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Between the Lines: Catherine Comiskey

Between the Lines asks researchers about the process of writing a book. Professor Catherine Comiskey from the School of Nursing and Midwifery explains what went in to writing her book, Addiction Debates.

book coverWhen did you first come up with the idea for the book?

I had been thinking about writing Addiction Debates for some time but as I was in the Head of School role I didn’t have the dedicated time. Once my role was completed I made a point of focusing on the book. Also I think I was influenced to write the book for far longer than I had realised. When I was an undergraduate student in Trinity in the 1980s when I crossed O’Connell Bridge I would see young disadvantaged children glue sniffing, then when I did my PhD on mathematical models for the spread of HIV and AIDs I again saw the devastation of addiction in people’s lives.

Did you start out with the intention of writing a book about a particular topic, or did a book begin to make sense as you were researching?

I had thought I would write a book about Addiction Research Methods but there were so many current debates in addiction - from debates on decriminalisation to debates on safe injecting sites - I had to write that book first. I wanted to present the international evidence and bring that to the fore in order to inform the current societal debates. Also I was exposed to the evidence in my role as the Vice Chair of the Scientific Committee of the European Monitoring Centre for Drugs and Drug Addiction and my role as sole academic expert on the National Drug Strategy Implementation Committee.

What are the book's main ideas?

The book explores the international evidence on the current debates in addiction. It starts off by debating the underlying philosophies and theories of addiction, then moves into the debates themselves, and concludes with a policy and service development framework that places clients of addiction services at the centre. The debates cover the topics of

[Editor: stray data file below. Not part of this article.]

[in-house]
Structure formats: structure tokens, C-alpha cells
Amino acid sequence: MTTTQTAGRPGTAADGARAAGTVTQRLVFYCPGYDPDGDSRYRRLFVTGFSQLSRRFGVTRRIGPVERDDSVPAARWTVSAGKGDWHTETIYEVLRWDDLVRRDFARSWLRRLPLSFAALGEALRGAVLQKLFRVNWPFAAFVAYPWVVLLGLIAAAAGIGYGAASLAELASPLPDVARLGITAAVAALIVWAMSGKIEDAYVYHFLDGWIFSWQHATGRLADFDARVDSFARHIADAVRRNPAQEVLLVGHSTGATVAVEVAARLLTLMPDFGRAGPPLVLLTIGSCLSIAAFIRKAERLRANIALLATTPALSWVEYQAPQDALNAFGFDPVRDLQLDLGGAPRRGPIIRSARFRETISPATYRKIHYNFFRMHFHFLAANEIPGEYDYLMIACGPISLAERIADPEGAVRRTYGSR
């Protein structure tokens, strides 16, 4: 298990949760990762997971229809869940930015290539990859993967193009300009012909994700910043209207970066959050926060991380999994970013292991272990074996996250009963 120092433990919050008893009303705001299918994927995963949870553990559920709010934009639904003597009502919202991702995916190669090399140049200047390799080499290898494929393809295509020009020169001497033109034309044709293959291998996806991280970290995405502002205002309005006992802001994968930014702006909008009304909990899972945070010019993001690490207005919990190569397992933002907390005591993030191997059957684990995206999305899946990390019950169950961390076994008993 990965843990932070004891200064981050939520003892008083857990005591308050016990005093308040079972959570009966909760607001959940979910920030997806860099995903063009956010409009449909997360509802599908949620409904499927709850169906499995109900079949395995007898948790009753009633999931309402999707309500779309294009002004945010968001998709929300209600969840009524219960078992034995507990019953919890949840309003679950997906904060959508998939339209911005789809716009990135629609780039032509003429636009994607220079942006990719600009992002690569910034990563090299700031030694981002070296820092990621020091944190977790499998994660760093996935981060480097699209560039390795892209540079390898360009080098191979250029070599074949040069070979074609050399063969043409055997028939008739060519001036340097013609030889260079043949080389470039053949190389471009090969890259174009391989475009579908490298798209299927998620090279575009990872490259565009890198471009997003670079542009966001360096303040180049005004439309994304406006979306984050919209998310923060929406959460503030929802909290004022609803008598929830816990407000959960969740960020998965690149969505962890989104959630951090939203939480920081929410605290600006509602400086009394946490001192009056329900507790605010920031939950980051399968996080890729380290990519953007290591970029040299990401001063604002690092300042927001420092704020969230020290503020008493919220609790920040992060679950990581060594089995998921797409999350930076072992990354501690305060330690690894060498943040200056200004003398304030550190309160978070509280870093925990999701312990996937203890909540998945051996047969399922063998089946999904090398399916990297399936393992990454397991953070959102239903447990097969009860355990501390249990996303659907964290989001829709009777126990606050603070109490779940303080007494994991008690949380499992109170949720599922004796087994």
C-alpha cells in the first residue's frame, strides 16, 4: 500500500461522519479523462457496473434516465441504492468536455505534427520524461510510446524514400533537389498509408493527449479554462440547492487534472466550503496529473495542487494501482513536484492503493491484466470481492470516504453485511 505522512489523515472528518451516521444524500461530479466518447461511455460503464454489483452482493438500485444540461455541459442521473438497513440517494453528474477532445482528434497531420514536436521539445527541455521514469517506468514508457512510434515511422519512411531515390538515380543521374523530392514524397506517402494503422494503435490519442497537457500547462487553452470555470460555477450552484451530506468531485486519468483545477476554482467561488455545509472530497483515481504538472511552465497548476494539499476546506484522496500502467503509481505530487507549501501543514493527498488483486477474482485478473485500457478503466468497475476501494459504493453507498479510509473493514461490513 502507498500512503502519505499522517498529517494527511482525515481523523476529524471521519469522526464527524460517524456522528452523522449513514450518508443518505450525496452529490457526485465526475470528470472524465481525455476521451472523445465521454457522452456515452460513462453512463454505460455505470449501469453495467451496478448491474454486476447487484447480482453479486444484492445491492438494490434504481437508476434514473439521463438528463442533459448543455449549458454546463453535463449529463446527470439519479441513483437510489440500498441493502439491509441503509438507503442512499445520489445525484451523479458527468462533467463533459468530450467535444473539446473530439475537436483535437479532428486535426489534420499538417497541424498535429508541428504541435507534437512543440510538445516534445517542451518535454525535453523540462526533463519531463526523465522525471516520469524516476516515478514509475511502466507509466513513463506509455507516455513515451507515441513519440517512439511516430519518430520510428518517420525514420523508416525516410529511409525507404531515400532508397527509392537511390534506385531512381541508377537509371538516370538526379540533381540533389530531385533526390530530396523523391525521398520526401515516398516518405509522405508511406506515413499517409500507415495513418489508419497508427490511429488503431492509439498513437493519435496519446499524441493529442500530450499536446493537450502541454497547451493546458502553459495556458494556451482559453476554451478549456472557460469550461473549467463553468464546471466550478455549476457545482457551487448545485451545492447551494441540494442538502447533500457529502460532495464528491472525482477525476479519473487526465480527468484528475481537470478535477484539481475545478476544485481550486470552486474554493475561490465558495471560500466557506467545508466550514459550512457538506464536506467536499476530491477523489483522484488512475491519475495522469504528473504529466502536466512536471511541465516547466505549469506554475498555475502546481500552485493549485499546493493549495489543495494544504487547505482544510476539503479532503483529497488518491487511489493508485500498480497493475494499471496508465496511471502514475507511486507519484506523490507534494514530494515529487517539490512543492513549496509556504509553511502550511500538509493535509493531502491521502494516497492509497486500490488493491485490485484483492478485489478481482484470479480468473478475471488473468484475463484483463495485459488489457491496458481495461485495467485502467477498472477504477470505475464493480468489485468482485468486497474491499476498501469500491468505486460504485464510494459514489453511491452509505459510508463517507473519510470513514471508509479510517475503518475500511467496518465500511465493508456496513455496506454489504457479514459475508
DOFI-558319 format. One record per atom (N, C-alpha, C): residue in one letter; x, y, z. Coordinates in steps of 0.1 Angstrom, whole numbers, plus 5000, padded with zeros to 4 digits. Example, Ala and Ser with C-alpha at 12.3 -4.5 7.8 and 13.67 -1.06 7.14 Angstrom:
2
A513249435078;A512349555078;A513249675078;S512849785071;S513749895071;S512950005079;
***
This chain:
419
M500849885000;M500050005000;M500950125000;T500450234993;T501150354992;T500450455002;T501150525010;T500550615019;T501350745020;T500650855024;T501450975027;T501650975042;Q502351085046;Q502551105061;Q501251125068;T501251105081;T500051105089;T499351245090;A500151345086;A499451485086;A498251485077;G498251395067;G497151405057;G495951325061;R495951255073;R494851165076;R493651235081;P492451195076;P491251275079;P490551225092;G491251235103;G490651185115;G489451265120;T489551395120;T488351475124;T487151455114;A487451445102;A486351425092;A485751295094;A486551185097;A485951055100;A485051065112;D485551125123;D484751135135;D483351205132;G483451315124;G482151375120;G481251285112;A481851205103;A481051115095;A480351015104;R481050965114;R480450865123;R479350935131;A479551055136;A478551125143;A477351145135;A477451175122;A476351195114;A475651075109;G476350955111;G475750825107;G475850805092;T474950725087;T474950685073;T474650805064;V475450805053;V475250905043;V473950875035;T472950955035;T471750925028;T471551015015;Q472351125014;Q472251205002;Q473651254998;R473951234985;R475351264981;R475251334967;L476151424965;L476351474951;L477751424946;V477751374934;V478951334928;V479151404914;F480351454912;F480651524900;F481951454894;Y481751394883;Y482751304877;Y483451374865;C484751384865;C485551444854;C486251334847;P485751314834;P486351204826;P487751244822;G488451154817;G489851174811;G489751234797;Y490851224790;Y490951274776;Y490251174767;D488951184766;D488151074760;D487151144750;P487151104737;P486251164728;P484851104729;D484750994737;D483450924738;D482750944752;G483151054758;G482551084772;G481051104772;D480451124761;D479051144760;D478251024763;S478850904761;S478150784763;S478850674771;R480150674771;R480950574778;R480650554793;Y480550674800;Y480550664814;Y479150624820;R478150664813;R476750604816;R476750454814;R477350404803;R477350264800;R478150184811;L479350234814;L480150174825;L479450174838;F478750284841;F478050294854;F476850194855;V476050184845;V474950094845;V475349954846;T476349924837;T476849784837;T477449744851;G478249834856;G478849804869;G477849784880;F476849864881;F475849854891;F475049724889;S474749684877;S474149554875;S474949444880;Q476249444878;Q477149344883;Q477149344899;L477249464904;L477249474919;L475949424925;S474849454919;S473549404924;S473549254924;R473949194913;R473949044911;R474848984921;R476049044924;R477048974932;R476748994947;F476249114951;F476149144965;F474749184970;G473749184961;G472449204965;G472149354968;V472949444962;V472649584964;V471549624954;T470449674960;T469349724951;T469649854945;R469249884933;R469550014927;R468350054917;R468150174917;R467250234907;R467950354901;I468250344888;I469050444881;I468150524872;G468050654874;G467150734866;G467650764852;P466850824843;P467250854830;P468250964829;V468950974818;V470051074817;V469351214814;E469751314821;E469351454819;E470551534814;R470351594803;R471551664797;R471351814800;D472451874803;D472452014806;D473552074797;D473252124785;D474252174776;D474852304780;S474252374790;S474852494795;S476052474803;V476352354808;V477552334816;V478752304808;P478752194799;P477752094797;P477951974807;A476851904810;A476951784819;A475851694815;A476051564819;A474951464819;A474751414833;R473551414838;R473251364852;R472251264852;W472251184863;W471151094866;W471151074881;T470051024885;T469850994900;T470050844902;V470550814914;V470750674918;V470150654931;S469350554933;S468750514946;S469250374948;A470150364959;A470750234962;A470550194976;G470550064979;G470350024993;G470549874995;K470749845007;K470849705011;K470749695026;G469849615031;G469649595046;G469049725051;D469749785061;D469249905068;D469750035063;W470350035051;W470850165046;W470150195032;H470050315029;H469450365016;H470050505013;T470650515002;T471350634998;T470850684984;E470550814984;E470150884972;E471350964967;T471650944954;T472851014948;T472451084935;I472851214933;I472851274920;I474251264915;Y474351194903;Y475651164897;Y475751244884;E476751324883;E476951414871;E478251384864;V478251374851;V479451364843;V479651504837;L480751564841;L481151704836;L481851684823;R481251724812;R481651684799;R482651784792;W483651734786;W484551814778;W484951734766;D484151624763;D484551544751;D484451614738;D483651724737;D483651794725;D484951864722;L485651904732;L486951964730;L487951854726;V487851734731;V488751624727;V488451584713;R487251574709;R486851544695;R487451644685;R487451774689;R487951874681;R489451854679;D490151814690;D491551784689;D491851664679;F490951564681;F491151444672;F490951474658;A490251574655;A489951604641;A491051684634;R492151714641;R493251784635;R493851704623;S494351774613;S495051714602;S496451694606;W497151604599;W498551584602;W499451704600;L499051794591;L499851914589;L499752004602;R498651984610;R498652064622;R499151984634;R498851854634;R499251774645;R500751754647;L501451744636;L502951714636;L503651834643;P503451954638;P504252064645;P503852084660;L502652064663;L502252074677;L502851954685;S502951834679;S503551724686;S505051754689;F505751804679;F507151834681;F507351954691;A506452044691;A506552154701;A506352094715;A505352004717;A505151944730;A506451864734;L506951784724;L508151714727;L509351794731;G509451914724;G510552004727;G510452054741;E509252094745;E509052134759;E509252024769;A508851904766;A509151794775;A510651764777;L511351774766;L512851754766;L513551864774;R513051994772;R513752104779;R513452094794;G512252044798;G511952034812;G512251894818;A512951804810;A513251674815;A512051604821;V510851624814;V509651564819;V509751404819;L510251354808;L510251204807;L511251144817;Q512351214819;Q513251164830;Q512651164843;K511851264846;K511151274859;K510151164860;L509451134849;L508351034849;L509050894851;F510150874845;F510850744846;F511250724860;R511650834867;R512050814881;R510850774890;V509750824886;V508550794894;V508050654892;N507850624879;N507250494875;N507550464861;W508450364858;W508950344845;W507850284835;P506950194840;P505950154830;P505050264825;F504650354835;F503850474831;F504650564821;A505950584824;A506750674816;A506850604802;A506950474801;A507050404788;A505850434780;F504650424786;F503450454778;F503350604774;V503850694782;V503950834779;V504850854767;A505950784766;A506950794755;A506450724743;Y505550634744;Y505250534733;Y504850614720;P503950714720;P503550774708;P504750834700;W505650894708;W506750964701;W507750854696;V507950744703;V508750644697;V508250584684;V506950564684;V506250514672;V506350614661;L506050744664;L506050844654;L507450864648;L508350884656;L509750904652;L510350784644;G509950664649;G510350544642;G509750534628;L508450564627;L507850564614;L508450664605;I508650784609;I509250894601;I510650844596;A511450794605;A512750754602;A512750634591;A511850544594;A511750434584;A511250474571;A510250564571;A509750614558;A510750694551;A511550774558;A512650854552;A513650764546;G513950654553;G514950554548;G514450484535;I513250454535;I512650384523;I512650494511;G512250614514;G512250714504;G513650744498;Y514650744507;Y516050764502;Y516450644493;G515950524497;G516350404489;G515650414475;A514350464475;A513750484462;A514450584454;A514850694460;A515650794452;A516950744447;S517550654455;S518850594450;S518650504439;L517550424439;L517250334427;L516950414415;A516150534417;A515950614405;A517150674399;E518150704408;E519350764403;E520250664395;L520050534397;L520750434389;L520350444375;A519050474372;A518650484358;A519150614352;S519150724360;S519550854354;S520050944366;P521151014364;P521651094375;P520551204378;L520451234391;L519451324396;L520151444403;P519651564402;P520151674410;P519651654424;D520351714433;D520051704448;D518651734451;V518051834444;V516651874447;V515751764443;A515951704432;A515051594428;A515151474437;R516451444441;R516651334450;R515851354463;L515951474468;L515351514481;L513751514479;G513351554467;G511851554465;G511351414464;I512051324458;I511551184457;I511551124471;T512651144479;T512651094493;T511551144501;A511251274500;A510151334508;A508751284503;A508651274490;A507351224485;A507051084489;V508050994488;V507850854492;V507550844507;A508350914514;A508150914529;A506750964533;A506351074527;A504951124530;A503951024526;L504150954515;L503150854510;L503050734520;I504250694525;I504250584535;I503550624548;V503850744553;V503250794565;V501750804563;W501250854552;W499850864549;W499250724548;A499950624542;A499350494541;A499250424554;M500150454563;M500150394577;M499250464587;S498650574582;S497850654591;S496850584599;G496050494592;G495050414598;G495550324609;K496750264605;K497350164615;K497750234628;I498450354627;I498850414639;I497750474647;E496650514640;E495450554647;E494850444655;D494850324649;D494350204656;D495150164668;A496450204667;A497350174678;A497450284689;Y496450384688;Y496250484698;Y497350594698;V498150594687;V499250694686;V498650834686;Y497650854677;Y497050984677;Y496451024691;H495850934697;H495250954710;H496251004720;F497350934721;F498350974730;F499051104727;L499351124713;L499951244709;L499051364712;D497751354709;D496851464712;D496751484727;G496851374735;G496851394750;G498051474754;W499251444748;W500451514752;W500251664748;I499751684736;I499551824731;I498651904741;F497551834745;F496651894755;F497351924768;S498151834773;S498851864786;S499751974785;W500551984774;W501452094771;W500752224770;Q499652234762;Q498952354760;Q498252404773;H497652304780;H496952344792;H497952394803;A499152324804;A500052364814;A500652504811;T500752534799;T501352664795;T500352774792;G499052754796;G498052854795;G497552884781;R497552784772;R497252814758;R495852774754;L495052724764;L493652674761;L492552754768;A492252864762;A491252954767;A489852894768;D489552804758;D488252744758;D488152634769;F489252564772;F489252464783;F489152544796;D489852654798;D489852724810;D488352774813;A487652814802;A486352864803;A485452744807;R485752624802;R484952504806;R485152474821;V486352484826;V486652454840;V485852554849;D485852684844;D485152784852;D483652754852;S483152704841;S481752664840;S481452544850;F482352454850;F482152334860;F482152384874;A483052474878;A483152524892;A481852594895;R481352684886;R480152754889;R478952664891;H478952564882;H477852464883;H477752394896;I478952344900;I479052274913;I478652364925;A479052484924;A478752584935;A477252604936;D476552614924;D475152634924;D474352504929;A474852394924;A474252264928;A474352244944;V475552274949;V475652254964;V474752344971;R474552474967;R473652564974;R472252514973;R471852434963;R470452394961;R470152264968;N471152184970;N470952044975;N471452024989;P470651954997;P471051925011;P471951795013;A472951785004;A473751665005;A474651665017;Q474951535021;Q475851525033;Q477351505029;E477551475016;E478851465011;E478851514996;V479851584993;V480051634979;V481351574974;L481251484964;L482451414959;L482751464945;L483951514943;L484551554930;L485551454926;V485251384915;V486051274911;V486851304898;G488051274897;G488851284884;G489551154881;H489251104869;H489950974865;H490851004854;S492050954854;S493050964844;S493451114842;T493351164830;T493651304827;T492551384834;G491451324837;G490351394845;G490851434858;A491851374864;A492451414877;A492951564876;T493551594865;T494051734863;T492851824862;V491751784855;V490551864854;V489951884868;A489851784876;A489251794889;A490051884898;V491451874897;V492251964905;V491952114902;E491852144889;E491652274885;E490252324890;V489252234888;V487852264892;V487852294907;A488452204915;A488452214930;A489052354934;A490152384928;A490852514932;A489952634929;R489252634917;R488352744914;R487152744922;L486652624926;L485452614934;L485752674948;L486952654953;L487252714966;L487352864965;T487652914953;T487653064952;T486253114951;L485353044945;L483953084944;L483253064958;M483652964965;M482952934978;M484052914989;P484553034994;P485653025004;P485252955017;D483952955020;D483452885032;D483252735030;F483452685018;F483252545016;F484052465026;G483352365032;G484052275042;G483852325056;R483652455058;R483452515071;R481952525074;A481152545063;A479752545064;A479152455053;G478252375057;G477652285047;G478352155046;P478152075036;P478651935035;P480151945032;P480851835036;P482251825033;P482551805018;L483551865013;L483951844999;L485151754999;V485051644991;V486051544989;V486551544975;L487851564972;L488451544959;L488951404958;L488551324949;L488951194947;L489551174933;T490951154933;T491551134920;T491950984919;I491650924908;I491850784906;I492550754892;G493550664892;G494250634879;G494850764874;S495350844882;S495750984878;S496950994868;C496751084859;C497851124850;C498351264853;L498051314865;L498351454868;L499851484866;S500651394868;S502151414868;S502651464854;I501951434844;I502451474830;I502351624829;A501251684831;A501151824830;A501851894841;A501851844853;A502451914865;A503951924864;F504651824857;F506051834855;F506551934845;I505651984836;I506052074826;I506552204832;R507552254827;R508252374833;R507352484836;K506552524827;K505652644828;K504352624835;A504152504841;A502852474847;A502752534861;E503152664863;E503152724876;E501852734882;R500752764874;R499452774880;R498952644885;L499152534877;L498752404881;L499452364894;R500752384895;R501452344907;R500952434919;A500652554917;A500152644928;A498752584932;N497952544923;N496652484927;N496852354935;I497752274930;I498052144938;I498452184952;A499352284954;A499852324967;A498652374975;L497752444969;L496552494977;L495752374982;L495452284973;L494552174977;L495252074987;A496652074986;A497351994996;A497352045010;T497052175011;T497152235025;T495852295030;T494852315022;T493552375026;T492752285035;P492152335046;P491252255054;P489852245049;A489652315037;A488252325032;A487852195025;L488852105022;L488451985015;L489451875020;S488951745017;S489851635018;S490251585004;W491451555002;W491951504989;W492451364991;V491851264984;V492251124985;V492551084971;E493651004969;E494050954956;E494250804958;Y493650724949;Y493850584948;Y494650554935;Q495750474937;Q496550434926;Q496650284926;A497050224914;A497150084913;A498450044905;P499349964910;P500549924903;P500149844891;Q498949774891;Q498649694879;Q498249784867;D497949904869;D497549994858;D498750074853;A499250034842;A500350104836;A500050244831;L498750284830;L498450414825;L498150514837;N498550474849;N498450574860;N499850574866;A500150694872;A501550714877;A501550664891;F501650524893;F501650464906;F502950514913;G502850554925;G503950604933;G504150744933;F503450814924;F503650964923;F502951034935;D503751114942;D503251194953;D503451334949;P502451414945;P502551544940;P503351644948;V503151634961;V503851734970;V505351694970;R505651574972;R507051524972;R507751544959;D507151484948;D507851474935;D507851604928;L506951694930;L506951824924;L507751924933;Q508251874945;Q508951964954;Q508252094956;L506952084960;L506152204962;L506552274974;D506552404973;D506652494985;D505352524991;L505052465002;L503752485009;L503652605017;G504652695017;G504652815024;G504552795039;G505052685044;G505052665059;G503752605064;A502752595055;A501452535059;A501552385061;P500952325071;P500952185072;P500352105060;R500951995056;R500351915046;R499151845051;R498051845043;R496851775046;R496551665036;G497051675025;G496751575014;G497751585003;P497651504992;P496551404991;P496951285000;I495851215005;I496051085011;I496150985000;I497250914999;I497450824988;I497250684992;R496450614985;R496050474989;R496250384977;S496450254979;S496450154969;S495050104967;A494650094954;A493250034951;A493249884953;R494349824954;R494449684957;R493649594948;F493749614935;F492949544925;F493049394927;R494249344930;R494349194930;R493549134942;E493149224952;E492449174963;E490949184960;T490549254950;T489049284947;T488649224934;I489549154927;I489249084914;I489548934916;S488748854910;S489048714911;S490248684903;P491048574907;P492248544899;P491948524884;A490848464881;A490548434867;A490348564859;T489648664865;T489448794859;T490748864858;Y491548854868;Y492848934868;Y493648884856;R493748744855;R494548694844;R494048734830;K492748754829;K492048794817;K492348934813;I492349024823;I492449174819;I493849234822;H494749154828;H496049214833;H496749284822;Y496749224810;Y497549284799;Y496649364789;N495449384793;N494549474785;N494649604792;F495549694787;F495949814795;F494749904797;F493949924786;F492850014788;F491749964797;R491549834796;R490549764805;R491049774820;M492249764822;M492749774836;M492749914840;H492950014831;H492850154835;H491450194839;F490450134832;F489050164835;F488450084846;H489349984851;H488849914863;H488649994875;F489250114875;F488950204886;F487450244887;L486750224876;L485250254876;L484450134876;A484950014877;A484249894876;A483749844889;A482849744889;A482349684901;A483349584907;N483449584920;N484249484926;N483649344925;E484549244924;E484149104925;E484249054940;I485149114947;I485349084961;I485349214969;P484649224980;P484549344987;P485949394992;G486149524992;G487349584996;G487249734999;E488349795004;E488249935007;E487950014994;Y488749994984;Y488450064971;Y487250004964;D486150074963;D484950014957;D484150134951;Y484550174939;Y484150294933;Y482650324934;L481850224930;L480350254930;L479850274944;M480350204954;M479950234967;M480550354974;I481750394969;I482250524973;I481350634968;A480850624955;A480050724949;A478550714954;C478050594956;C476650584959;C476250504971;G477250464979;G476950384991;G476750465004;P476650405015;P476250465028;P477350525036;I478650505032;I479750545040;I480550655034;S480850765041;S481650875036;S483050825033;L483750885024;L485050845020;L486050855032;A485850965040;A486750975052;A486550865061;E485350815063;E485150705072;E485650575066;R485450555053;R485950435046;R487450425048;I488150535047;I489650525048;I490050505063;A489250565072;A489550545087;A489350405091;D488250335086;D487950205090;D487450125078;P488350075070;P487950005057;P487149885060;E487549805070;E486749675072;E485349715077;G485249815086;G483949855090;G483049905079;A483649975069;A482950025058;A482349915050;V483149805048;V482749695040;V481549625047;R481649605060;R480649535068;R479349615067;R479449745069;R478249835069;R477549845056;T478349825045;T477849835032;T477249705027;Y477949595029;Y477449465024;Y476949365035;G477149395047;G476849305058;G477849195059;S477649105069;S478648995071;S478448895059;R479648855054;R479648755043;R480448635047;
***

• Towards Treatment and Harm Reduction or Recovery and Rehabilitation
  • The Cannabis Conundrum: Prohibition, Criminalisation or Legalisation
  • Medically Supervised Safe Injecting Facilities, Drug Consumption Rooms and Local Communities
  • Hidden Harms and The Children of Parents Who Use Substances
  • Ageing, Chronic Illness and Caring for People Who Use Drugs
  • Trade Wars and The Opiate Epidemic
  • This House Concludes: The Future of Research, Policy and Practice

What did writing a book allow you to do that wouldn’t have been possible in another medium eg. journal article?

Writing the book gave me greater freedom to express the breadth of issues from a range of angles and from a range of national and international literature.

How did you decide which publisher to place the book with?

I was really fortunate in that the first publisher I approached accepted my proposal with some modifications. I had used some of the SAGE nursing books in my class lists so I simply went on to their website and read up on how to submit a book proposal, and then worked on making it as professional as possible before I submitted it.

How long did it take to write?

Again I was very fortunate but also very focused. I wrote the proposal in November 2018 and had the first draft of the book written by the end of May 2019. It was a very tight turnaround time but I prioritised it over my usual output of academic papers, and I had reduced teaching for the duration. I had managed to get a grant to buy out some of my classes.

Did you ever experience any moments of writer’s block? What did you do to overcome this?

I was under so much pressure I couldn’t afford to have writers block! But having said that I did find one chapter which I thought would be easy - the opiate epidemic chapter - quite difficult. I hadn’t anticipated that. However I set myself goals and rewards. I often wrote on a Friday all day, with a self-imposed deadline for specific output. At the end of the day I would reward myself with a walk on the beach and a beer. I had a carrot and stick approach. If the goal hadn’t been achieved I would write on Saturdays, which was often the case. But then there would be another walk and another beer.

What advice would you give someone thinking about writing a book?

I would say to just go for it. But to achieve it you need to give yourself the space to do it, and you need to prioritise it over other demands. I would also advise that you spend time on the proposal to get it right and to be open to the publisher’s suggestions for change, even if they are major.



Catherine Comiskey

Professor Comiskey has over 20 years research and lecturing experience in statistics and mathematics applied to healthcare and her personal research interests are in substance use, child wellbeing and innovation.

She has served on numerous advisory committees, and from 2017 has been the sole academic expert on the National Drug Strategy Implementation Committee.